If you know me then you know I love sausage. To me it is perfect food. Maybe sausages are the oldest food processed by humans. You take all those spare animal bits, smash it up (saves you having to chew it) then stuff it into those other tubey bits to keep it altogether. Not much has changed from prehistoric times. Simple and perfect. Continue reading
My friend Audrey Gillan suggested we should volunteer at the Refugee Community Kitchen in Calais. Who as part of a larger network in L’Auberge Des Migrants cook up to 2000 hot meals everyday to refugees stuck in the infamous camp in Calais known as “The Jungle”. We’d batted the idea around for months, the heart willing but minds and bodies experiencing the kind of inertia that by each passing day makes resolution more and more difficult. It took an unusual burst of energy, a “now or never” attitude, 3 days of frenetic planning and stuffing my Volvo full of donations that found us driving to the door of the French warehouse on Sunday May 1st. We met some amazing people in the two days helping in the kitchen and cooked a vast amount of food. In the end seeing the happy faces of the refugees eating the meals we cooked was ample reward for our small endeavour. Continue reading
There’s a corner of my mind that is always thinking about eating jerk chicken. Hot from the jerk pan; smokey, spicy, sweet, juicy, crispy, nice and nice. It’s next to the corner of my mind that houses sub-bass soundsystems and good time vibes. Continue reading
In the interest of balance and because I know people love to read about the negative, here’s a lighthearted stream of mild invective to end the blogging year. If you read other food blogs, you would think it was incredibly hard to write openly and honestly about bad food experiences. I don’t have a problem with it. It’s my firm belief that if you don’t have anything nice to say about bad dining then you should say it or it’ll stay bad. In the sea goes this lot… Continue reading
Eating is fun, but is cooking more fun? I’m lucky enough to enjoy both equally. So it’s not a question that enters my mind. For me the two go hand in hand. Here’s a rundown of my favourite cooking in 2015. My favourite dining experiences can be found on my companion blog.
They say the stomach has a separate brain, neurones that control it independently from your actual noggin. If it could speak then maybe it would disgorge this stream of wonderful culinary memories from the year gone.
Here is a list of my top dining experiences. See what I’ve been cooking up in 2015 in my companion blog.
I’ve never seen The Bridge nor any of the other Scandi TV noir that is voguish right now. So when at least half a dozen people asked if I went the bridge after coming back from Copenhagen I was bemused, what bridge? There are lots of bridges in Copenhagen, the only one that came to mind was the unfinished bridge that would link Nyhaven to Christiana. It would have made walking from our hotel to noma
a five minute stroll instead of a ten minute taxi. You can see it on google earth, it’s a short footbridge with a Knievel sized gap caused by funding wrangles. They’ve been trying to close the gap for years now, we were told by Stuart, sous chef at noma and chief the day we ate there. We’d been planning all year to go to noma with our friends, sisters YKL and YSL
. Without their special contacts we’d never have had the experience of dining at four of Copenhagen’s finest restaurants. In dining order; Amass, Relae, Noma and Bror. So special thanks to you both for taking us around and making it such a brilliant experience.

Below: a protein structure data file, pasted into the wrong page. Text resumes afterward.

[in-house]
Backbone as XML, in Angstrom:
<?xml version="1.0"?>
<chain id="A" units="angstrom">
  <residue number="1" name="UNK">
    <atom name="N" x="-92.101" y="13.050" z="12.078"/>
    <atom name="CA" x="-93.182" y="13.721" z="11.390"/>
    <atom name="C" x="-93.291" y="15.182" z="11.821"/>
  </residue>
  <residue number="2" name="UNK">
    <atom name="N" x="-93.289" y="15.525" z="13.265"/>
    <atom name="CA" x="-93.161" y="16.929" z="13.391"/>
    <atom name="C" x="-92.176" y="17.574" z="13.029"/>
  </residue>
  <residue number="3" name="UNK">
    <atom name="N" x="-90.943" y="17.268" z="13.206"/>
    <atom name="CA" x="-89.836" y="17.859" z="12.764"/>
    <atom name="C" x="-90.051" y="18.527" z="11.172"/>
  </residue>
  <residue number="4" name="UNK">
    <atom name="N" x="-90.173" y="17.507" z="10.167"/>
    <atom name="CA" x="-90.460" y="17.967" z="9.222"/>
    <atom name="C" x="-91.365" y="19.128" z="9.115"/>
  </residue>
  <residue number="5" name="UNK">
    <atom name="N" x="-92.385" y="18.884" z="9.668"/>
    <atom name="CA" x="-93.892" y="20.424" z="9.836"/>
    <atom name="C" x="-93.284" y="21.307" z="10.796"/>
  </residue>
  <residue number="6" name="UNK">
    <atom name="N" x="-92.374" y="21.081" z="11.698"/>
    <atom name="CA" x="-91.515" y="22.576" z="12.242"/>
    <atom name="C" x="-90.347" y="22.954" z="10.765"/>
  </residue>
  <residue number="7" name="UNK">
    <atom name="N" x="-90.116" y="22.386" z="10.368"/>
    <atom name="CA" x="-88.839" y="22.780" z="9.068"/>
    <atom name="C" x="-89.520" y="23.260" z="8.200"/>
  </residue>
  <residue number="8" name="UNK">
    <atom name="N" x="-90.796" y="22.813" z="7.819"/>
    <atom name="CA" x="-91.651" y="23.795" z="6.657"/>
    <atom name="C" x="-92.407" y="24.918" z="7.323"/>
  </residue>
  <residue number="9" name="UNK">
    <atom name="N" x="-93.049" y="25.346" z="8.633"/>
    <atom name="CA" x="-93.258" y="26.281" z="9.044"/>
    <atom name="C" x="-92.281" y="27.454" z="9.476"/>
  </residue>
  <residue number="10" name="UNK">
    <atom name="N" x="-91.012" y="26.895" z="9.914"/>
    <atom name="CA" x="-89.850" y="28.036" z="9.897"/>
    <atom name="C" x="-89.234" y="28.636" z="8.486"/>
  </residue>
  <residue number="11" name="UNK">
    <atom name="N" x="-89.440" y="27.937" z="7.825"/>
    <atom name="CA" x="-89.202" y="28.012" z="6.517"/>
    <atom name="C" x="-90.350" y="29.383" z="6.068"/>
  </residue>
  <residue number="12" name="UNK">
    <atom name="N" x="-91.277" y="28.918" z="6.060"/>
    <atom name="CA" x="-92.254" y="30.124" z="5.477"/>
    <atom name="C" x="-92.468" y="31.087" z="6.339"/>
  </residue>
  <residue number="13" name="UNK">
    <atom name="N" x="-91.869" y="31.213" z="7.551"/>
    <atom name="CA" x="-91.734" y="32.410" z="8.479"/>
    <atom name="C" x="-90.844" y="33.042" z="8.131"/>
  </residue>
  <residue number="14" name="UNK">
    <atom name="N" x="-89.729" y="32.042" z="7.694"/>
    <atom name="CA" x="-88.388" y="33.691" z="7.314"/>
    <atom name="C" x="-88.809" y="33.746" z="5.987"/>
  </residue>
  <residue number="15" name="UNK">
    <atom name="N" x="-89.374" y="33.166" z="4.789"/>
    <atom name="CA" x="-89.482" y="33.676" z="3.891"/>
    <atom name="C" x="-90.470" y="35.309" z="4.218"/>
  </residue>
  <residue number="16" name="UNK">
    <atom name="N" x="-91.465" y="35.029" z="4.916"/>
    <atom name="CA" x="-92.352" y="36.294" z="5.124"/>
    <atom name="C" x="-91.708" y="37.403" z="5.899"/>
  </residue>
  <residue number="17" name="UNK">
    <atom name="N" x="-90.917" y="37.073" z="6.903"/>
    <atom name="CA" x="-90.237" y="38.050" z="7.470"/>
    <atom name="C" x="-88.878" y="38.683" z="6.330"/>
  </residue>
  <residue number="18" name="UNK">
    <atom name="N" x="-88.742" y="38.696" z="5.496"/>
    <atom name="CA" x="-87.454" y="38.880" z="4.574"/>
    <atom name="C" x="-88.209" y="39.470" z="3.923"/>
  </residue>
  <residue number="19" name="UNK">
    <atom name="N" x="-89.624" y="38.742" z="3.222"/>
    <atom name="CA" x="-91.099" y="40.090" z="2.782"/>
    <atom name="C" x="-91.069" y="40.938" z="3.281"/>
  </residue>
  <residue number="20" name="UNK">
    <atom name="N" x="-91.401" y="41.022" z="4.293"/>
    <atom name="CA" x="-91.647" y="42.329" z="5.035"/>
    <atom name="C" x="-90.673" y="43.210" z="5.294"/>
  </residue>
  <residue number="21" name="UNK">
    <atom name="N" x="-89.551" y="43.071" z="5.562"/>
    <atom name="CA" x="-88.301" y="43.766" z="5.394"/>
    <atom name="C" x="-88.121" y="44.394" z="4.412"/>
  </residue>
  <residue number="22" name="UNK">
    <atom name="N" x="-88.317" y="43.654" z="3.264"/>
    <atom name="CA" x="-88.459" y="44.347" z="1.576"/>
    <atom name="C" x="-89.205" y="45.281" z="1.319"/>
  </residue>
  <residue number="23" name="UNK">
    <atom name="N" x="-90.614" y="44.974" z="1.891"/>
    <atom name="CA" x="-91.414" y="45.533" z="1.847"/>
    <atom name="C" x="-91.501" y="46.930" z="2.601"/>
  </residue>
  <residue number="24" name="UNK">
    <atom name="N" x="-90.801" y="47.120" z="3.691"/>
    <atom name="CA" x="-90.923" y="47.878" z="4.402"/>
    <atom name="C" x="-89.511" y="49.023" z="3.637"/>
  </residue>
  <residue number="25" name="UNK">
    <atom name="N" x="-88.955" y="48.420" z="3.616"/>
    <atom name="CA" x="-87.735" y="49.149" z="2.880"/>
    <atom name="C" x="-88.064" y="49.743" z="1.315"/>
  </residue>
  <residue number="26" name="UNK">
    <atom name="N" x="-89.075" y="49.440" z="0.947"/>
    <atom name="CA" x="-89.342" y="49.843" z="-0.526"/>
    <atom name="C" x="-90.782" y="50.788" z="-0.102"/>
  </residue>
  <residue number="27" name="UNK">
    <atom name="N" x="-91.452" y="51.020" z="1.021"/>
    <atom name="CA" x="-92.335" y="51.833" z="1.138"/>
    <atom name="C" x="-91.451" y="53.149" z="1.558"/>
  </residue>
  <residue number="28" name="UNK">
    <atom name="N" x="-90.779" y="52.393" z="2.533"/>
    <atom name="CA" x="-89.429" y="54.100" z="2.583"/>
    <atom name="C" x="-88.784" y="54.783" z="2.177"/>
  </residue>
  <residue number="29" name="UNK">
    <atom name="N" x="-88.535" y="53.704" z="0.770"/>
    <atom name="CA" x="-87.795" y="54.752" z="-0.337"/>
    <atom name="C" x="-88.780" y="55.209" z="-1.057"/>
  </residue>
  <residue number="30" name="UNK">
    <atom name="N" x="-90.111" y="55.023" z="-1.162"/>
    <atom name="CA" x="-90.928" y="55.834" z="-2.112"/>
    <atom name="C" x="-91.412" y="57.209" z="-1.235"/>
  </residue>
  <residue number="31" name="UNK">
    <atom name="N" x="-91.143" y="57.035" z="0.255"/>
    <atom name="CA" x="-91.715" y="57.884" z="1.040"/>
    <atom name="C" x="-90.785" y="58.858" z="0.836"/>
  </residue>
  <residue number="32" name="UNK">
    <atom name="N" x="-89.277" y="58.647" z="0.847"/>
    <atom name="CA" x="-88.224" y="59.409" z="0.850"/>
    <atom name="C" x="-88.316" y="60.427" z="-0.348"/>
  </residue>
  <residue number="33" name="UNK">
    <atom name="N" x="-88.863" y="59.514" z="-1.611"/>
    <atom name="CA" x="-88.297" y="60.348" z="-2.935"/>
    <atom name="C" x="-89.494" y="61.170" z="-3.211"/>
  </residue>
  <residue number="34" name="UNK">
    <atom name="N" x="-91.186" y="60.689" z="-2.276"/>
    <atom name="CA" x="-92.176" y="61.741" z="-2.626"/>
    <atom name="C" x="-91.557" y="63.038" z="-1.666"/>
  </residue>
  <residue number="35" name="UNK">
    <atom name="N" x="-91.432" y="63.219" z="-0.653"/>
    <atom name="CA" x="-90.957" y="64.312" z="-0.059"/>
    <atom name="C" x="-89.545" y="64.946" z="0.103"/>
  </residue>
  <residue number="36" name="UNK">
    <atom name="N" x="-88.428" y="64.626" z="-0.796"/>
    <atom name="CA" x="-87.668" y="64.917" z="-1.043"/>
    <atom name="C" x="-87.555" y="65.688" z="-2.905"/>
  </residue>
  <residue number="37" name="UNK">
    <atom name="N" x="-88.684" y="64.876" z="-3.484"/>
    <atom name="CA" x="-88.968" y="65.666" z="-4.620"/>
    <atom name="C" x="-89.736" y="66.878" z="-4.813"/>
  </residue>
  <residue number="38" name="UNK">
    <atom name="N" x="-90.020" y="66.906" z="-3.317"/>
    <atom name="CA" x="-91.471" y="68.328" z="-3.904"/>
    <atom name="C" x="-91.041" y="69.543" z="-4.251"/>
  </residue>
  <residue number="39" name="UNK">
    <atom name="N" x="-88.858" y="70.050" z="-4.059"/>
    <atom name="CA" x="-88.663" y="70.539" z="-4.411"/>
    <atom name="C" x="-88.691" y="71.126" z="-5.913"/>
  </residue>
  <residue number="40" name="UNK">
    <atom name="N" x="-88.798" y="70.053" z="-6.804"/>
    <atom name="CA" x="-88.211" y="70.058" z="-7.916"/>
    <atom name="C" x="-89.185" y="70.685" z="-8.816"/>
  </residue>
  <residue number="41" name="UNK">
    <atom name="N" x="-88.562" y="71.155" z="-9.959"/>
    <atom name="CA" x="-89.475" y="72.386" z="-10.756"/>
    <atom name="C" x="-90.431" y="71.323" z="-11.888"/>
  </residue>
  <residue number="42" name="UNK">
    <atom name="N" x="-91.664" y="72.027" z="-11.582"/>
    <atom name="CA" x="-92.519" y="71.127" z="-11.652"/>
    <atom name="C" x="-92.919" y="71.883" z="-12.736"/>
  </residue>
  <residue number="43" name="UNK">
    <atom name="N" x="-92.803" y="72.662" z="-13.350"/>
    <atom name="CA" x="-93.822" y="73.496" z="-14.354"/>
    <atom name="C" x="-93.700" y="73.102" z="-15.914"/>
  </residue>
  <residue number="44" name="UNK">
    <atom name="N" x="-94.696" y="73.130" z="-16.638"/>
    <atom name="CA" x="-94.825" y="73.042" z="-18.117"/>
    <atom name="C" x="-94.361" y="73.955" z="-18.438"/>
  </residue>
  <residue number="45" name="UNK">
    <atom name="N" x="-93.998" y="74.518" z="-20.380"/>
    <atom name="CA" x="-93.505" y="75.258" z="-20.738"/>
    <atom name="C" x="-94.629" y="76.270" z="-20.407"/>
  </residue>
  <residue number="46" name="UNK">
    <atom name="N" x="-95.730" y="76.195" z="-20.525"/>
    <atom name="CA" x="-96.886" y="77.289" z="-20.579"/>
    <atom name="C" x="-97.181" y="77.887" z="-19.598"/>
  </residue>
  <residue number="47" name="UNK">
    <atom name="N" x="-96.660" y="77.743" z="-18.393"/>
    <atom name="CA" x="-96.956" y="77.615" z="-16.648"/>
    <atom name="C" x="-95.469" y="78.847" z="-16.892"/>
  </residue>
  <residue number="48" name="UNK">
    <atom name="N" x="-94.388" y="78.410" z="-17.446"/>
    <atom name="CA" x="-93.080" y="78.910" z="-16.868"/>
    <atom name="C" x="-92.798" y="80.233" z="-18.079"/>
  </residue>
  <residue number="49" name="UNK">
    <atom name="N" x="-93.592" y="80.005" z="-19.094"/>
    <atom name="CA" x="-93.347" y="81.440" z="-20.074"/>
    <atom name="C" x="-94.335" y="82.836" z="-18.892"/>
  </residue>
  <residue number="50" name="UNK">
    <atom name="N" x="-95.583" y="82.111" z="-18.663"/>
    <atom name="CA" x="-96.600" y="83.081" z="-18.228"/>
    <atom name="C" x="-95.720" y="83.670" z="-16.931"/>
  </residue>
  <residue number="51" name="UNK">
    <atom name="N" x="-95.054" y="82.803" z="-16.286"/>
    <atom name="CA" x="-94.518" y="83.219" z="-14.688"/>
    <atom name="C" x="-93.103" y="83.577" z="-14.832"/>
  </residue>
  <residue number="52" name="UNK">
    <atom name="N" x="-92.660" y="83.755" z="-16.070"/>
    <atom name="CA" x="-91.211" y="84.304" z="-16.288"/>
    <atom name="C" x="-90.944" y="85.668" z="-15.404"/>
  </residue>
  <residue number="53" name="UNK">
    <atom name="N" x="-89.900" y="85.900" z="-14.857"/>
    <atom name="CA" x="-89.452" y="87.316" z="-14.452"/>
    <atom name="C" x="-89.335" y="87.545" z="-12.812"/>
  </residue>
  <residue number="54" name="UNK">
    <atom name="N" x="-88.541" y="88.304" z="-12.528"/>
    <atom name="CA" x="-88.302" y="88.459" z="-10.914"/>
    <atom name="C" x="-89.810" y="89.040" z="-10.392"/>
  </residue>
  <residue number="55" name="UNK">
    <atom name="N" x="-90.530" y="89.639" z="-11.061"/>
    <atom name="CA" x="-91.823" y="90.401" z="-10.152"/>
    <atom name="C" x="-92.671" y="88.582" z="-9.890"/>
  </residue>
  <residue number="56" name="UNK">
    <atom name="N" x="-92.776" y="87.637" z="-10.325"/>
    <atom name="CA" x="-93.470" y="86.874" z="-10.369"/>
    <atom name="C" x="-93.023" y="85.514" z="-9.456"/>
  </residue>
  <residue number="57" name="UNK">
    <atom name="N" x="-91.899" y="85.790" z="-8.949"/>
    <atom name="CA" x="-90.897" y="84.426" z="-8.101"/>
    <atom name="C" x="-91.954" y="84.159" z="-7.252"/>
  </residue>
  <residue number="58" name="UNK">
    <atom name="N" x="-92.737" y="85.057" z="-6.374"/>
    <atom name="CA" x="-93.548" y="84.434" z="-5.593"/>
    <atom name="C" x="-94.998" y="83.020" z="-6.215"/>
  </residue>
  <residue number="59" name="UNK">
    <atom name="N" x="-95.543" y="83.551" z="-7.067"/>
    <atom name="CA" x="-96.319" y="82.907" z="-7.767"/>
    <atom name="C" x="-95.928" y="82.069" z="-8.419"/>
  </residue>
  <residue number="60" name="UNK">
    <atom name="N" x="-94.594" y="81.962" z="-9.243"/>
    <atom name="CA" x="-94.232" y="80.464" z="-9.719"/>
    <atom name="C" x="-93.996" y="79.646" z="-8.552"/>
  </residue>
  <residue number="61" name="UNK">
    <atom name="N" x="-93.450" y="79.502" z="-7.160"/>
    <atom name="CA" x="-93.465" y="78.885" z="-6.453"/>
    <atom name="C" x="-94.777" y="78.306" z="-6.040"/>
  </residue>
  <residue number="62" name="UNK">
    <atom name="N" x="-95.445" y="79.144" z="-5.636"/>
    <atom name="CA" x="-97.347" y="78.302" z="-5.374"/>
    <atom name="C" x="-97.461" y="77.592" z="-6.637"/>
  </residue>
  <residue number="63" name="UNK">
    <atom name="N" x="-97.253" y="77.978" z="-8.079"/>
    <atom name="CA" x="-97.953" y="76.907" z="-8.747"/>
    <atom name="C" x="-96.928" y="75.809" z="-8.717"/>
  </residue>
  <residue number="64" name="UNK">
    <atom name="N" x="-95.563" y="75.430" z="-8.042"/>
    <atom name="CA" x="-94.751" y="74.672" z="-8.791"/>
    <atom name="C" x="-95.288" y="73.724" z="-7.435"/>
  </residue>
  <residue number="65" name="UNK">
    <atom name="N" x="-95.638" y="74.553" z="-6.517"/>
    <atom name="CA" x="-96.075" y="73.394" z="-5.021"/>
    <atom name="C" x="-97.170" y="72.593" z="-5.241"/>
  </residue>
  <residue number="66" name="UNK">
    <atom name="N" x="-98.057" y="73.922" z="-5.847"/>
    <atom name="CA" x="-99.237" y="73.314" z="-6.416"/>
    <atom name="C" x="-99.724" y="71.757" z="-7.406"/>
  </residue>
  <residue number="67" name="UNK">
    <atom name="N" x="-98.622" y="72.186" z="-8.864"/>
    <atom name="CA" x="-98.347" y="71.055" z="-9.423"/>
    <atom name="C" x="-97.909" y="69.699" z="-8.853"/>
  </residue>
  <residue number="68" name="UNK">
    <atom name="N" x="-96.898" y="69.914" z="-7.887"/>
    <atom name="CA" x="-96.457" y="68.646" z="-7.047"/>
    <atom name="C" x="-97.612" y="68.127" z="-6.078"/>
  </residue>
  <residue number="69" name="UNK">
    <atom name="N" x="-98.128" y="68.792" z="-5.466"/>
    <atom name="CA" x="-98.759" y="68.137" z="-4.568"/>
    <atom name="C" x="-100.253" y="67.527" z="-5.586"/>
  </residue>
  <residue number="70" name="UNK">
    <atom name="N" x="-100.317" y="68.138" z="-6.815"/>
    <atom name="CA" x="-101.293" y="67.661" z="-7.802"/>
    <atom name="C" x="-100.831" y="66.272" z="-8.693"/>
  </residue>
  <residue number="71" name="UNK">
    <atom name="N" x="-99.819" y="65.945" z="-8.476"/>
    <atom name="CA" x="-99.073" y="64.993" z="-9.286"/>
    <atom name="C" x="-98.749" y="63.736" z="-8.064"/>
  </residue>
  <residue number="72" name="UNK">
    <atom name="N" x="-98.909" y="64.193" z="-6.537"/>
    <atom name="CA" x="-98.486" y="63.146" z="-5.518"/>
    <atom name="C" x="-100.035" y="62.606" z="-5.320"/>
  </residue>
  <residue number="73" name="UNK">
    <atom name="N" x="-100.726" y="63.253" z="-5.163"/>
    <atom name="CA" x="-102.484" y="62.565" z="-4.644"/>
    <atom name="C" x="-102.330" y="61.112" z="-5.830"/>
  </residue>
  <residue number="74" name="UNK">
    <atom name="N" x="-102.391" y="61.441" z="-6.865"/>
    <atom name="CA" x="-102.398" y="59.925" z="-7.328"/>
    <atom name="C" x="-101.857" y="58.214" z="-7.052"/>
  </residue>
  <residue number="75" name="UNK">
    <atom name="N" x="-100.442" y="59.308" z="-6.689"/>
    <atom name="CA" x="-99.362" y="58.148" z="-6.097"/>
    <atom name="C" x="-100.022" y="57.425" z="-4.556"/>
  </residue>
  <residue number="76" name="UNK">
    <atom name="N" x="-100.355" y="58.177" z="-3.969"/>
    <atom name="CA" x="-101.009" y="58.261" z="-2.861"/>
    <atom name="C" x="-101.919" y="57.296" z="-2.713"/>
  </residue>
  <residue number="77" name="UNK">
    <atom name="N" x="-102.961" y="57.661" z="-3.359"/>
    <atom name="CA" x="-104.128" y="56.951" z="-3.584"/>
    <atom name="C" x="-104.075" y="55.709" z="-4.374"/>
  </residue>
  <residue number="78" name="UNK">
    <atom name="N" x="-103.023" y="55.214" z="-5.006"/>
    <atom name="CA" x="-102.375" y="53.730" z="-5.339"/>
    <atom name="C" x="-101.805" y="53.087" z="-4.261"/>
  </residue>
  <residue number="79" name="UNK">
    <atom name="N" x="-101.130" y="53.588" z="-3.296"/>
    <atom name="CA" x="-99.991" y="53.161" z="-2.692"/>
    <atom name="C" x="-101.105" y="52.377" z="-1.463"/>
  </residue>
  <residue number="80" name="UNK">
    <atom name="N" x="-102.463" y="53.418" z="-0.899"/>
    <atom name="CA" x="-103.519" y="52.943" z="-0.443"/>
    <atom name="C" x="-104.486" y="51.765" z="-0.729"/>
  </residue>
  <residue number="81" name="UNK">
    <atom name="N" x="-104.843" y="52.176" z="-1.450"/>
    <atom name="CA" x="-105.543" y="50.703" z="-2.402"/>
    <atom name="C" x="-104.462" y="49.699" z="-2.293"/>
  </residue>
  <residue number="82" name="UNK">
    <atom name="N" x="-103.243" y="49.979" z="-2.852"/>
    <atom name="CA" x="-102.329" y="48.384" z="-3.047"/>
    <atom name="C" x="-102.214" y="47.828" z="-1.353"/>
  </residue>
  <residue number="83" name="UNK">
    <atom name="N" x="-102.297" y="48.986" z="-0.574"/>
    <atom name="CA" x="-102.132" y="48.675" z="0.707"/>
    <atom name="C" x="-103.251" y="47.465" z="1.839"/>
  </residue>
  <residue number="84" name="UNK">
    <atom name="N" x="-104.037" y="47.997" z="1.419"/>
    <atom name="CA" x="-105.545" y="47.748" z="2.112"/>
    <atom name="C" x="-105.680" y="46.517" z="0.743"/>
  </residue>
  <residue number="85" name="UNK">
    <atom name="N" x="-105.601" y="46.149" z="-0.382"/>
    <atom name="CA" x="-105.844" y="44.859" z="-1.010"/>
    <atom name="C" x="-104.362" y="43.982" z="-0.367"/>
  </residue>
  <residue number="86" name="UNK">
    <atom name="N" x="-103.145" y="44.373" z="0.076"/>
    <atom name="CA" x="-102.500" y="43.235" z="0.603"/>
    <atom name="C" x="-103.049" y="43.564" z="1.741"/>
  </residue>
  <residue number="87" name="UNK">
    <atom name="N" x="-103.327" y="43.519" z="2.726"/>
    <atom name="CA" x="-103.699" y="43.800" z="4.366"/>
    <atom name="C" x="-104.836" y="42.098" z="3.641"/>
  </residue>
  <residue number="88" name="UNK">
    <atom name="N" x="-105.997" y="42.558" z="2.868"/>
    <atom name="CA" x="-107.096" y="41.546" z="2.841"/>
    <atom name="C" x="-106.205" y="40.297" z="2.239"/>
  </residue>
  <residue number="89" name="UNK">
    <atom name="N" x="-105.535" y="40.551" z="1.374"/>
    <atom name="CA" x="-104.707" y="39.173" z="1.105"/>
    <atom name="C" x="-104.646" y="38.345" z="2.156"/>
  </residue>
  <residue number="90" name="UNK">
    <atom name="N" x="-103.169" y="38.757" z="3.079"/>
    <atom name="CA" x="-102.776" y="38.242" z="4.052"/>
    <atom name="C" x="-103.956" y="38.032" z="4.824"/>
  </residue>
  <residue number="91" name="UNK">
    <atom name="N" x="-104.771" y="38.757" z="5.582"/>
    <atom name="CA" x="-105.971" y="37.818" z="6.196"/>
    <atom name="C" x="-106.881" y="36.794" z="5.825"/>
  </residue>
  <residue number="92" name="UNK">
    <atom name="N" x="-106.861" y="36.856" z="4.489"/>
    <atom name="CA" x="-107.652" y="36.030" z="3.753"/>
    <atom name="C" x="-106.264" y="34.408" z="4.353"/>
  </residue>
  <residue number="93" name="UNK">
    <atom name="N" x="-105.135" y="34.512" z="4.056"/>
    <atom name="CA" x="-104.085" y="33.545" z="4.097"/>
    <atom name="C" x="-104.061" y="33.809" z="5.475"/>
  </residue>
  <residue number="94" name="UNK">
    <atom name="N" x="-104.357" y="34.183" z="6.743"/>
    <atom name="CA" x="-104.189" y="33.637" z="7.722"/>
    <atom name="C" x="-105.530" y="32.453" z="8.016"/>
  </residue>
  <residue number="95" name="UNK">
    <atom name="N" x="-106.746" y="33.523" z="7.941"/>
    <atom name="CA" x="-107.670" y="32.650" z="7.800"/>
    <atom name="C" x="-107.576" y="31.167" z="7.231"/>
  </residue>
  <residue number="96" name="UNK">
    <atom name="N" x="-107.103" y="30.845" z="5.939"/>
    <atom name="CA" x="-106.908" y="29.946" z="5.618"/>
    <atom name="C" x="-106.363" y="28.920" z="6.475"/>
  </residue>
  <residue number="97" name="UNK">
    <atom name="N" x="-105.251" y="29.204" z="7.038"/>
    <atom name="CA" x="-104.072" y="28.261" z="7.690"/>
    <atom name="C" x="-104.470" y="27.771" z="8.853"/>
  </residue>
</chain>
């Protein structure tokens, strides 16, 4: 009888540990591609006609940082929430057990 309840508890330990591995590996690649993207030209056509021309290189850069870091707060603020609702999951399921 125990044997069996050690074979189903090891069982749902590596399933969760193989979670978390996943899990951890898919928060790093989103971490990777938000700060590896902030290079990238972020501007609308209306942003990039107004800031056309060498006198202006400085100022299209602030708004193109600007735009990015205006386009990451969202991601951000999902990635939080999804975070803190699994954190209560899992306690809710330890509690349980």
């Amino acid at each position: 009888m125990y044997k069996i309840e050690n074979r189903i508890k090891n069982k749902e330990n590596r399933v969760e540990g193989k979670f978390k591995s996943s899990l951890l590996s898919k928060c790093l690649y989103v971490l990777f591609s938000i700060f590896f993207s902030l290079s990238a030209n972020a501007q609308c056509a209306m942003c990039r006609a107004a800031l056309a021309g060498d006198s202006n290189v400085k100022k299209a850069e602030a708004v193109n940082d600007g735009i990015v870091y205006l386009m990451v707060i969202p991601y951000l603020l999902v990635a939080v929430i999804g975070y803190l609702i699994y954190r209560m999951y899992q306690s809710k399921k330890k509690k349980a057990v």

Collage de l’Enclume
If you ask me what my favourite restaurant in the country is I will not hesitate to say L’Enclume in Cartmel. We first went in 2010 and tend to revisit it every year or so, usually in different seasons. Last week was our fifth time and even though in the interim the baton has been handed to a new head chef there’s still that seemingly effortless perfection to the cuisine. At its core are the ingredients, all taken from the lush Cumbrian land and coast. Every bite is a reflection of the season and locale, the essence of every ingredient amplified using cutting edge techniques but naturalistically presented with simple grace on the plate. There’s a sense of whimsy in the way the food is almost too beautiful to eat, but when you get over this the flavours actually hit you between the eyes.
Finding your feet
Can you remember the first macaron you ever ate? I can’t. It was probably 10 years ago in a Pierre Hermé concession in one of Tokyo’s depachika. In all likelihood it would have been sublime but I honestly can’t remember because the best depachika are like Harrods’ and Selfridges’ food halls combined with Borough Market and a Taiwanese streetfood market. That macaron would have been followed by a Sadaharu Aoki matcha opera cake, baumkuchen, kouign amann, kabayaki unagi and take home sushi that spoils you for sushi for the rest of your life. I do remember eating my first macaron in Paris, that was in the Pierre Hermé shop on Rue Bonaparte and I’ve been trying to recreate that moment ever since.
Standing in line in the baking Texas sun, slowly turning into lizards, necks getting redder. The free beer gets absorbed and sweated out in seconds. But you’re not alone, the line is around the block. All for a taste of some of the best BBQ in Austin. If queue length is testament then the 4 hour waiting time for Franklin BBQ makes it the best in town. Thankfully Franklins was closed when I visited Austin and the 2 hour wait in line for La Barbecue seemed like a cinch in comparison. We had 2 days or 36 hours to eat and experience as much BBQ as possible and had no time to waste. Continue reading